39-year-old Allen in no hurry to make decision on NBA future
Or he could retire with no regrets, all business finished. All the years of solid play and diligent work at conditioning have put him, at 39, in this rare position — to script his own ending, and take his time doing it.
“I’m not in any rush [to make a decision],” Allen said during a break in the Citi Ray Allen Basketball ProCamp at East Granby High on Saturday morning. “I’ve played 18 years, and the way I look at my career, I’m content with everything that I’ve done. I just want to take this summer and see how it goes.”
Allen, an All-American who scored 1,922 points at UConn, is back in Connecticut doing his usual summer round of good works, including hosting this camp for 200 boys and girls in grades 1 through 12. Last week, his Ray of Hope Foundation provided a new computer lab for Ponus Ridge Middle School in Norwalk, something he has done for other schools across the state. On Monday, he will host his annual golf tournament, benefiting his foundation, at the TPC in Cromwell.
And next Friday he will appear in the Jim Calhoun Charity All-Star Classic at Mohegan Sun, which raises money for cardiac research at UConn.
Meanwhile, as the memory of the Miami Heat’s loss to the Spurs in the NBA Finals fades, Allen, who averaged 26 minutes and 9.6 points off the bench and made 37.5 percent of his three-point shots last season, is taking calls from LeBron James and others hoping to lure him to Cleveland, where he would rejoin James.
“To continue playing, really, the only argument is I can because I’m in great shape,” Allen said. “But just because you can doesn’t mean you have to. Many people over these last couple of weeks have lobbied for me to continue to play. … My argument for not playing is, I have done a significant amount in my career and I appreciate everything that has come my way and as I’ve gotten older, I’m 39, there are so many things in life I want to be able to do to affect change — like being around kids full time, which I enjoy.
“So at this point I just feel so good about where I am.”
Allen has played for the Bucks, SuperSonics, Celtics and Heat during his long career, and he holds the NBA records for three-pointers made in both the regular season (2,973) and postseason (385), hitting 40 percent across the board. He played on championship teams with Boston in 2008 and Miami in 2013, when he made a crucial three-pointer in Game 6 of the NBA Finals. It’s a Hall of Fame body of work, whether Allen takes another three or not.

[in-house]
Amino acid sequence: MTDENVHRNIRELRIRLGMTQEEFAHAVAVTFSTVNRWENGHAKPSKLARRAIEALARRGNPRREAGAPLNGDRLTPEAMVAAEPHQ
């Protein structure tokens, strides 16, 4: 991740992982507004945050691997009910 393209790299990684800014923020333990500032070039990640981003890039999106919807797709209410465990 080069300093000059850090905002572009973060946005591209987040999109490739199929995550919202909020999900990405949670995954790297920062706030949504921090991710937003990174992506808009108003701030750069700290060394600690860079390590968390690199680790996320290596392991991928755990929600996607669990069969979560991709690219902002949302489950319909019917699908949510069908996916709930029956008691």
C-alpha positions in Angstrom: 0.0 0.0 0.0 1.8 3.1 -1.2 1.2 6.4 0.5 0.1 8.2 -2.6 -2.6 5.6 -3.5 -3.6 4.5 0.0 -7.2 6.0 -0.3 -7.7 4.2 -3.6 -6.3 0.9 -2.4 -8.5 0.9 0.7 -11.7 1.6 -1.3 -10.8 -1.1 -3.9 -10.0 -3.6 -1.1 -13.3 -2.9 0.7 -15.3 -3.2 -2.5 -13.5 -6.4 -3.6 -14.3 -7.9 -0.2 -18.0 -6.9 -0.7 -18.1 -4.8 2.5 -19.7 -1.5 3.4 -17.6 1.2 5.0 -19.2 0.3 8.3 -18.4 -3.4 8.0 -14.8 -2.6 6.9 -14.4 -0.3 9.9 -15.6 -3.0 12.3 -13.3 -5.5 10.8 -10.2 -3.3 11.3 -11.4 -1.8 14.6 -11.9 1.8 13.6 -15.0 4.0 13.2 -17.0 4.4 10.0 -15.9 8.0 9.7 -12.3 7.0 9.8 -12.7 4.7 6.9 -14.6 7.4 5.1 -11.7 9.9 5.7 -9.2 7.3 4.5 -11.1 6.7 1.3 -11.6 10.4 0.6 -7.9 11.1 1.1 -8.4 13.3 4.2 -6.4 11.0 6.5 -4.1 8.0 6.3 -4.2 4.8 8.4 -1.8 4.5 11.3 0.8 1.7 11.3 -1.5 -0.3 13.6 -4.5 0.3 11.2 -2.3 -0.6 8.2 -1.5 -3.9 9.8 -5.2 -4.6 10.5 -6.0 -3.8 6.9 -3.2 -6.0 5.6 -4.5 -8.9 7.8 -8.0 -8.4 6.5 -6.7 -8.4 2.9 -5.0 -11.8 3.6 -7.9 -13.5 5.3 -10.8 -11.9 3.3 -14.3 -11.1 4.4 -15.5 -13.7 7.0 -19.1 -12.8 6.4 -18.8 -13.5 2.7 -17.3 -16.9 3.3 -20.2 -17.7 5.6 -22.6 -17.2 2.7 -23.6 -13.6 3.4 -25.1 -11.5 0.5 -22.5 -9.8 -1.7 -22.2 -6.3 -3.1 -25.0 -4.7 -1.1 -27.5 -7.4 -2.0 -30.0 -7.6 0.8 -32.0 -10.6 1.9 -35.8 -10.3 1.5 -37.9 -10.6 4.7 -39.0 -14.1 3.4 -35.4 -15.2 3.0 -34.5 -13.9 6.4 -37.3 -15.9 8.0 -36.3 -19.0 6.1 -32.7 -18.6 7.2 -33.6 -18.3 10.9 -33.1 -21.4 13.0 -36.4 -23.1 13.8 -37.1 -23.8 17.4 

“I don’t want to go into a situation where I don’t understand the coaching, don’t understand the direction of the team,” Allen said. “My family is very important in making the decision. Right now, there is nothing that I need to do. If I ultimately decide this will be it for me, I’m content with that.”
Allen’s former teammate, Kevin Ollie, is also in a good place, having coached UConn to the national championship in his second year at the helm and attracting offers to coach in the NBA. Ollie chose to stay in Storrs with a new five-year, $16 million contract.
“I knew he would be great, that he was going to be successful there,” Allen said. “It’s not even that he won a championship — we all revel in it, we’re all so proud of him and he’s brought bragging rights to the state — but more important, I’m proud of what he’s done for those young men. Everybody has alway respected him. When he became an assistant at UConn [in 2010], he started to get into the minds of the players. He got into their minds and started forcing them to be better.”
Ollie also had a long NBA career, and if he one day he decides to make the jump, Allen thinks he has what it takes to get into the minds of professionals, too.
“Kevin would make it work because he is adaptable,” Allen said. “He understands the nature of who the players are. He’s not one of these guys that’s a hard-liner, one way and this is how it’s going to be. He’s trying to find out what his guys want and what they need. So far, that’s what has made him successful.”
Allen pushes the youngsters with whom he works to put their electronics away, get off the couch, out of the house and get moving. He believes he has already begun his post-playing career as a “coach.”
“I am a coach,” he said. “I don’t have to have a title. I have five children that need guidance. One of them [Tierra] is 21, she goes to Quinnipiac University, and I feel I am always in her ear trying to guide her as she grows. Every camp I do, I’m always trying to figure out how I can help kids get better, so holding the actual title of coach, that doesn’t matter to me. In life, I’m a coach. I think we all are.”
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